WHO IS NATE KLEINMAN?
I’m an activist, organizer, hurricane recovery coordinator, two-time hunger striker, successful non-profit founder, and — in my fifth year now — a farmer. I’m also a devoted son, brother, uncle cousin, nephew, and friend.
I was born in Philadelphia in 1982, and raised in Jenkintown, PA, with my two siblings Molly and Max. My mother was the late Barbara Wolfson, a longtime professor of medicine and radiologist at St. Christopher’s Hospital for Children, and my father is Jon Kleinman, a retired psychologist who worked in New Jersey state prisons and now lives in Michigan. I’m incredibly lucky to come from such a loving family, with many aunts, uncles, and cousins, a large close-knit extended family on both sides, and a long family tradition of political and social activism.
I’ve led a privileged life, to be sure, which has given me the strong belief that I have a duty to give back. Helping other people is my responsibility.
I spent my young life at Abington Friends School, where equality and service were key values, and later graduated from Georgetown University’s School of Foreign Service with a degree in Culture & Politics. At Georgetown, I was fortunate enough to study under people like Madeleine Albright, Jeane Kirkpatrick, and Donna Brazile. Living in Washington, D.C. between 2000 and 2004 gave me a firsthand view of many pivotal moments in American history: I protested the Bush v. Gore case outside the Supreme Court; I watched the Pentagon burn from the roof of my building on September 11th; I looked over my shoulder for weeks while the DC snipers terrorized the region; and I marched repeatedly against the wars in Iraq and Afghanistan.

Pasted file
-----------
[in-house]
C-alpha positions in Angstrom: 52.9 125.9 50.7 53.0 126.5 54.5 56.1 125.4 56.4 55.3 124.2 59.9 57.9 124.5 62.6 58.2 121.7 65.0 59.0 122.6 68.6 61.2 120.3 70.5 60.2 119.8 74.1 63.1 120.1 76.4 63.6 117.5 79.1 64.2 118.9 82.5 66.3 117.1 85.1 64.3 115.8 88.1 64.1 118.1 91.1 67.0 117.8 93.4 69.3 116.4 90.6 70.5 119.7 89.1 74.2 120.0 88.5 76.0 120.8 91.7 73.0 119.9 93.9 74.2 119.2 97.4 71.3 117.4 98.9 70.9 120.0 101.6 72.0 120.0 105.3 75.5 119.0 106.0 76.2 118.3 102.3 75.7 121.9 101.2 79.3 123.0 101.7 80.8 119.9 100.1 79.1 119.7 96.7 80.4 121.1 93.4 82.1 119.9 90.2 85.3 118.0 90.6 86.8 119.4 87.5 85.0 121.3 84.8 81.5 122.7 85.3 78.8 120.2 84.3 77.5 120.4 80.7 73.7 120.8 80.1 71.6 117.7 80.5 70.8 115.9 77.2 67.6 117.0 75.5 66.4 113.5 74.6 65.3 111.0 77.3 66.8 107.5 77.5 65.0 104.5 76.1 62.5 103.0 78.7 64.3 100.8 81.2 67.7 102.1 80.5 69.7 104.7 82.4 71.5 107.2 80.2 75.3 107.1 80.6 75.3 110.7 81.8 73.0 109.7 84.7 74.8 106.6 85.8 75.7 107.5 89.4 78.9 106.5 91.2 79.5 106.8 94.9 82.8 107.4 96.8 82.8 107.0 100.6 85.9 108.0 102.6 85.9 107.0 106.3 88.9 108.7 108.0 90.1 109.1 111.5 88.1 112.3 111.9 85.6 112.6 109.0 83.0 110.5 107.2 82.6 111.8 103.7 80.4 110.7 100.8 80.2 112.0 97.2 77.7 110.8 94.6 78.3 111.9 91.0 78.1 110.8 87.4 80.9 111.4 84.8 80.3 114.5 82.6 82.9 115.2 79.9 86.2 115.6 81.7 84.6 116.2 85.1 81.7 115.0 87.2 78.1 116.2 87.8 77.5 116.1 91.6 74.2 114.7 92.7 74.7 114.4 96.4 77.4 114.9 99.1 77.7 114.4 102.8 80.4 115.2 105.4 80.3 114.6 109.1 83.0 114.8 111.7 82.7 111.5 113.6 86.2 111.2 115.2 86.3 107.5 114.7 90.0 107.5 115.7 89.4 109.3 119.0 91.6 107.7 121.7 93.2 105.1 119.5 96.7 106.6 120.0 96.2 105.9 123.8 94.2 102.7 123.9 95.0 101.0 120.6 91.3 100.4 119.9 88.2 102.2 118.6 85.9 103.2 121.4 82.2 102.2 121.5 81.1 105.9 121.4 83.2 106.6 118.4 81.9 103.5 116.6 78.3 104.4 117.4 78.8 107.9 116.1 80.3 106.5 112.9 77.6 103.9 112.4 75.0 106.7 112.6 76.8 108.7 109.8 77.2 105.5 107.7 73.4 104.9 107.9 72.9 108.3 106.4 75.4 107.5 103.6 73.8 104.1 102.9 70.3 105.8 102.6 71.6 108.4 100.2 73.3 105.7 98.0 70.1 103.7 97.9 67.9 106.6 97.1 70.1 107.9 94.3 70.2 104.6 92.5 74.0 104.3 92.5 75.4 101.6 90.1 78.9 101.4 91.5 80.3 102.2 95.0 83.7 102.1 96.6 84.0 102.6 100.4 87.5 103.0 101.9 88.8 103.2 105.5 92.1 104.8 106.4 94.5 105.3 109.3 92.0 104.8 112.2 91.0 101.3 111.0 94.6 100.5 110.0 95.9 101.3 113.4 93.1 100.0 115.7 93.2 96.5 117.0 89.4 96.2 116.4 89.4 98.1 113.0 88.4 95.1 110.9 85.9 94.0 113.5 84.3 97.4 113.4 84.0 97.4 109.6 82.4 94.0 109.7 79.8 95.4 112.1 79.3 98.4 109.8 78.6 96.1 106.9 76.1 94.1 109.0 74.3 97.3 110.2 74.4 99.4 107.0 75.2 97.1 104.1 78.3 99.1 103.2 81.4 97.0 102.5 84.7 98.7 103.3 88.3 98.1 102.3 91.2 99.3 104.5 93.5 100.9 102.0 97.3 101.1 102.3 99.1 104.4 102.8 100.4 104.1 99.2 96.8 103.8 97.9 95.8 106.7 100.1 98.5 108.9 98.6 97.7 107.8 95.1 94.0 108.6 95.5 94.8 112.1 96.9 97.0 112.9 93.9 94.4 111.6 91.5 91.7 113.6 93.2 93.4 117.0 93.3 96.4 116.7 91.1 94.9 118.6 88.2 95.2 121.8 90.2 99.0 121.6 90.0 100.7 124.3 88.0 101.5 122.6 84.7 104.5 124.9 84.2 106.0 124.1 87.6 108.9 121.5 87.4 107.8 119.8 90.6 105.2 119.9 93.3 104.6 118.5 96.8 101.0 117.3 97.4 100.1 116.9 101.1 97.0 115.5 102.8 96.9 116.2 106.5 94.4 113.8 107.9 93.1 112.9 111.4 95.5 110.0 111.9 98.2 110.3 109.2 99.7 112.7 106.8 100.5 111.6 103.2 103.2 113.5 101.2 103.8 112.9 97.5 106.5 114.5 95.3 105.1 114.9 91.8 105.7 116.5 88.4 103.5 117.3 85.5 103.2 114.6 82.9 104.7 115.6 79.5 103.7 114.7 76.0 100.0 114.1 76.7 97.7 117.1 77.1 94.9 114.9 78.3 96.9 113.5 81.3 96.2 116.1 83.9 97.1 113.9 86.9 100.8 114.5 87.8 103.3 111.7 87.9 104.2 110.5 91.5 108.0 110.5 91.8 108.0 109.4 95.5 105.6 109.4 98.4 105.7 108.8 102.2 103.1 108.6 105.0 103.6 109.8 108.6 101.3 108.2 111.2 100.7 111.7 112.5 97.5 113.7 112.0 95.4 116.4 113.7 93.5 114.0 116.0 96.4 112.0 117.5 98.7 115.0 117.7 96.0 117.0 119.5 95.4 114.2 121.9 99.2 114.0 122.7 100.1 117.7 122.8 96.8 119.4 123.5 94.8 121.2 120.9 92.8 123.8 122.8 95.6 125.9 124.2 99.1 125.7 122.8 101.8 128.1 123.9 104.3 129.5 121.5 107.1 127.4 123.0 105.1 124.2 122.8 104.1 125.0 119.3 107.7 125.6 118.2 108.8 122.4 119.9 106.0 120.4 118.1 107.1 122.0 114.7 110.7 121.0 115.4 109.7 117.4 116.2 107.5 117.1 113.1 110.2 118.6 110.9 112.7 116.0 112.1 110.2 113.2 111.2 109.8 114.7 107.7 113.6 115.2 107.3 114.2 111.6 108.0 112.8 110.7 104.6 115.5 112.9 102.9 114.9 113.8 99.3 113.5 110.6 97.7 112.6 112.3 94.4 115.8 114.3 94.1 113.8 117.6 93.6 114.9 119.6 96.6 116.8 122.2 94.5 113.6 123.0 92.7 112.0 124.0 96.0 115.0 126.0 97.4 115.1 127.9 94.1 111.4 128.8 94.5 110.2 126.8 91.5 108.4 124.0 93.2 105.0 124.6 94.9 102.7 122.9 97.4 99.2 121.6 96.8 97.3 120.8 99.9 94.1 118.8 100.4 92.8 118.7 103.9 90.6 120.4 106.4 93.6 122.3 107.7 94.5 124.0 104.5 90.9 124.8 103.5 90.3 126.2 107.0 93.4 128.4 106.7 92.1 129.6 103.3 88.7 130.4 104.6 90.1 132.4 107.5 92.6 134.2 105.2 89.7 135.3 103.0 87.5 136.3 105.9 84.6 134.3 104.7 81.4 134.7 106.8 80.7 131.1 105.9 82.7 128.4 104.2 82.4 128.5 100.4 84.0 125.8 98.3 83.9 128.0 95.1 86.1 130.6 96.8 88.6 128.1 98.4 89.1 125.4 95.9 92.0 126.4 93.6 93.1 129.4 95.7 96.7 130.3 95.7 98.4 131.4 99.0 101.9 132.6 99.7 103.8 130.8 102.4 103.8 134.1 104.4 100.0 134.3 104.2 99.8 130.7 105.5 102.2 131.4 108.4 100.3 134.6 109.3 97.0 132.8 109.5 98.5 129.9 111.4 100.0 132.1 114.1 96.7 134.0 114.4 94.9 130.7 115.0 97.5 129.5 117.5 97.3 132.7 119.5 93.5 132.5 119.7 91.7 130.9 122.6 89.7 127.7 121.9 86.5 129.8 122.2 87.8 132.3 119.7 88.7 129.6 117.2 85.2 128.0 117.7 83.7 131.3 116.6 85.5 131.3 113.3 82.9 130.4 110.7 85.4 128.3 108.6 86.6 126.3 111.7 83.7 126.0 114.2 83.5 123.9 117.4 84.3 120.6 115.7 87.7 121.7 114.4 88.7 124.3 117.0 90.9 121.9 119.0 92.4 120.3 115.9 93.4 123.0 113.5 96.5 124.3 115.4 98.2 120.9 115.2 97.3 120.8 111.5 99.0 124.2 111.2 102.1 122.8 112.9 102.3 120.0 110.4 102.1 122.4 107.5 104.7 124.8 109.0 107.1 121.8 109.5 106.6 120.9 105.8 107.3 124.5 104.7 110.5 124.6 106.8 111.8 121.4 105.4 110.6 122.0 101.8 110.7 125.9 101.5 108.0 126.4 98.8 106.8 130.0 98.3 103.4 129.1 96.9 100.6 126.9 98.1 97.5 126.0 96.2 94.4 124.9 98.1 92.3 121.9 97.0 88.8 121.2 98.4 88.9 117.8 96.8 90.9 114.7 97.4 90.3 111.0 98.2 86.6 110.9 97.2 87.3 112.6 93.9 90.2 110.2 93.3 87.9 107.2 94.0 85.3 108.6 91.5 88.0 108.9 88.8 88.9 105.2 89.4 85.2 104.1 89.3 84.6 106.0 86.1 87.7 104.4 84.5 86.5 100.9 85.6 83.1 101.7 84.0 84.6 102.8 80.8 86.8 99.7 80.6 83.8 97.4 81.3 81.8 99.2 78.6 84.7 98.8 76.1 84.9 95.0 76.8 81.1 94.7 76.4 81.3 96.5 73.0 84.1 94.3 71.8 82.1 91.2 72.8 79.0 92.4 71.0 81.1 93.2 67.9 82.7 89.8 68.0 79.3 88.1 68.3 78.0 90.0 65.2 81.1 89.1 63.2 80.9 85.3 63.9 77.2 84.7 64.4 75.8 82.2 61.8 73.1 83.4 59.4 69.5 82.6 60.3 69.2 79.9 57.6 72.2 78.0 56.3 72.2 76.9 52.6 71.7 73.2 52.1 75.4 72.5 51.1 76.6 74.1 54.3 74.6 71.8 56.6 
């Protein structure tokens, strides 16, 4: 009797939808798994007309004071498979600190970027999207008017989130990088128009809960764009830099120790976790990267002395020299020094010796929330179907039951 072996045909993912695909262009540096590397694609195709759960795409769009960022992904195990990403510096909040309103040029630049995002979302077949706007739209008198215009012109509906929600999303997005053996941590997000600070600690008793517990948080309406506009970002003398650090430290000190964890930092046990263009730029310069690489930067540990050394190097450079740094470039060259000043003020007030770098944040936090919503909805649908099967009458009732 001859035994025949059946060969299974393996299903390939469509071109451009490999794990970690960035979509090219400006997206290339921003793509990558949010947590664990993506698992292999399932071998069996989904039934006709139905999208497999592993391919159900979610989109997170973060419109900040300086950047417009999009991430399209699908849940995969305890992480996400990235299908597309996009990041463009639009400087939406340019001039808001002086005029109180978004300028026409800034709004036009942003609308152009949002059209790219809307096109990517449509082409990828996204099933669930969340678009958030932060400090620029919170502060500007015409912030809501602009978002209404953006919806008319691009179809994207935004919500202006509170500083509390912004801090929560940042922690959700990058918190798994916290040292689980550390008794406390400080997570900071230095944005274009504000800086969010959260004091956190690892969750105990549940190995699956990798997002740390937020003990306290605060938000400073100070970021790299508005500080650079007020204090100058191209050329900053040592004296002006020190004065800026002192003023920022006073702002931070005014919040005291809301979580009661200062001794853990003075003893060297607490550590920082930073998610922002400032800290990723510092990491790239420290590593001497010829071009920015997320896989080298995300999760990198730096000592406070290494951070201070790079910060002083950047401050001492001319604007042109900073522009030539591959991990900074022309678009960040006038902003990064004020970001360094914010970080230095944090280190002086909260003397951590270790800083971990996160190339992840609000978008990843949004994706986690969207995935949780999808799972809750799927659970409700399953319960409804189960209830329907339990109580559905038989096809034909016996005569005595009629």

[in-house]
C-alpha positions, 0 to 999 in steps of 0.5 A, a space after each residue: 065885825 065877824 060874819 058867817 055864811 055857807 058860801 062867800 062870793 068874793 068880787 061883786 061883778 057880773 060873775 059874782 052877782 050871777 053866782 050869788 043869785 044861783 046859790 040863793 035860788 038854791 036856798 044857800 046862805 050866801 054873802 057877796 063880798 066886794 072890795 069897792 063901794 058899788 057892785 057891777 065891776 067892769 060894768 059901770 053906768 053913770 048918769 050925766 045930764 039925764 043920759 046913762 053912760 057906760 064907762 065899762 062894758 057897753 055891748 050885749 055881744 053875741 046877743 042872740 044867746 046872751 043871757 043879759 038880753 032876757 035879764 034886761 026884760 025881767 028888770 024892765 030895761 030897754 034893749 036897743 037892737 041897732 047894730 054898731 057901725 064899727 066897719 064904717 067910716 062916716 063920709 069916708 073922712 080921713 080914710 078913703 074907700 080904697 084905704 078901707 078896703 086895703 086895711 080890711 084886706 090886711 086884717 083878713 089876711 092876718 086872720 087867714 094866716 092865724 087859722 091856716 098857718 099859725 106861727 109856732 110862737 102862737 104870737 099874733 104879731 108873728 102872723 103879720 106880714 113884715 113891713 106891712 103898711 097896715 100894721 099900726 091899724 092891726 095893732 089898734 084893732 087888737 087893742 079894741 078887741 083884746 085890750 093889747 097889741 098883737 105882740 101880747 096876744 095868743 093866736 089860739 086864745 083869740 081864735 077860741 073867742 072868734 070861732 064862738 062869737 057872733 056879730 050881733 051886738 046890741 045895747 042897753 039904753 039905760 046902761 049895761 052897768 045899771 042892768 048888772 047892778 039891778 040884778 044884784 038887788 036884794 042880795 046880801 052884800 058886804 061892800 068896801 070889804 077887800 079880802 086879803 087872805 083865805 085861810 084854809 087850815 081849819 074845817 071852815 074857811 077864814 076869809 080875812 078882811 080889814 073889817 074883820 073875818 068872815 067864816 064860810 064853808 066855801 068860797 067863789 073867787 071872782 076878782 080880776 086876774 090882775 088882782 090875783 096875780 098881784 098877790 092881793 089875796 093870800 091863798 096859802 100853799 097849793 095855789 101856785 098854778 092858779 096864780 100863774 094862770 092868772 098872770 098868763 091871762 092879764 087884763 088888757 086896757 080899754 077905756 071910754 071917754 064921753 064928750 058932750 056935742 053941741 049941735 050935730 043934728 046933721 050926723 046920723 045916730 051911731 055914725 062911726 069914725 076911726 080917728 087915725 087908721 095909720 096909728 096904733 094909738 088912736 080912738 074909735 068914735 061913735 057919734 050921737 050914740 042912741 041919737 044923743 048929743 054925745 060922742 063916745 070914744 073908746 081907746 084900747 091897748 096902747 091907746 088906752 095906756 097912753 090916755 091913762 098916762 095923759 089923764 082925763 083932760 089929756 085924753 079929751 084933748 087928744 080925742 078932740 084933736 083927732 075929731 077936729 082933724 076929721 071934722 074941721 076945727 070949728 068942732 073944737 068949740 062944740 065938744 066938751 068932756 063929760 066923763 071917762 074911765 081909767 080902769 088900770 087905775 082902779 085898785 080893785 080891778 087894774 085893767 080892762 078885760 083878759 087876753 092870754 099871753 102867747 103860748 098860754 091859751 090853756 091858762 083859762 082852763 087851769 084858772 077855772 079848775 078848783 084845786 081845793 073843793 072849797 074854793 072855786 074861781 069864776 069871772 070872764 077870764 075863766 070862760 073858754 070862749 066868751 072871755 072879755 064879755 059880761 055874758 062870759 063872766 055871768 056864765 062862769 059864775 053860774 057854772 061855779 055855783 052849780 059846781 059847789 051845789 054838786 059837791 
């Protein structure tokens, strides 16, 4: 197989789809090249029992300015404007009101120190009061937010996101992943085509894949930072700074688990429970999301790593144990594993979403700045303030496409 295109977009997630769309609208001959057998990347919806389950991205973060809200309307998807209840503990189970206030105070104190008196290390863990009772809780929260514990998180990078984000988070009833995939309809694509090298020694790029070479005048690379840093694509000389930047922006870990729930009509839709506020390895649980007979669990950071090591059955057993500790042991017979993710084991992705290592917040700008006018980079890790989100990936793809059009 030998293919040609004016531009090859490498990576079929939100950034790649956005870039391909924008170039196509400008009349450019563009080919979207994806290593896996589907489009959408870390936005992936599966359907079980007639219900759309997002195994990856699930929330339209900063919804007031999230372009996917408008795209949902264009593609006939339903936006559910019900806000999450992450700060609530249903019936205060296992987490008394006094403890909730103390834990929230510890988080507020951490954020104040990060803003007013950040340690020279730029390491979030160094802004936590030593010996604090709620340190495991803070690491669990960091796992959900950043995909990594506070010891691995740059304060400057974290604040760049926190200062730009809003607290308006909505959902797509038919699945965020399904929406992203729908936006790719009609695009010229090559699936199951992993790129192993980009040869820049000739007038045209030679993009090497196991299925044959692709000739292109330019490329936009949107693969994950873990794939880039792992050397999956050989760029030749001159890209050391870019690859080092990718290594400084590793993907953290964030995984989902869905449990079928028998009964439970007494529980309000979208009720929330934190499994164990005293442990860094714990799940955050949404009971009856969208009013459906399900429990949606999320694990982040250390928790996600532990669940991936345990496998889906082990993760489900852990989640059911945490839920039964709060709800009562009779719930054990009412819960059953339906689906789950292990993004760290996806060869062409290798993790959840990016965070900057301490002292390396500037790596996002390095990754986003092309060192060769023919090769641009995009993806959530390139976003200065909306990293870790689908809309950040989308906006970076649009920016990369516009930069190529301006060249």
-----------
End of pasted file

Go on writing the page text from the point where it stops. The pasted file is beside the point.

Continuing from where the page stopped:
My life since then has been defined by fighting for what I believe in. It has come with surreal highs (like driving Ted Kennedy around for two days) and staggering lows (like missing one of the last family trips with my Mom before she died from cancer). But I’ve learned a great deal from every success and failure. I believe my life experience has made me uniquely qualified to serve in Congress.
To be completely candid, I am a reluctant candidate. This overheated political environment is intimidating, even scary. In addition, I’m certain, after four years of farming and conducting research aimed at fighting climate change, that I’ve found my calling. But I also know that nothing good comes from good people staying out of politics.
I pledge that I will never become a career politician. I’m a farmer. I hope to start a family one day. But this is a critical moment. The future of our country and the world is at stake. I can’t sit on the sidelines.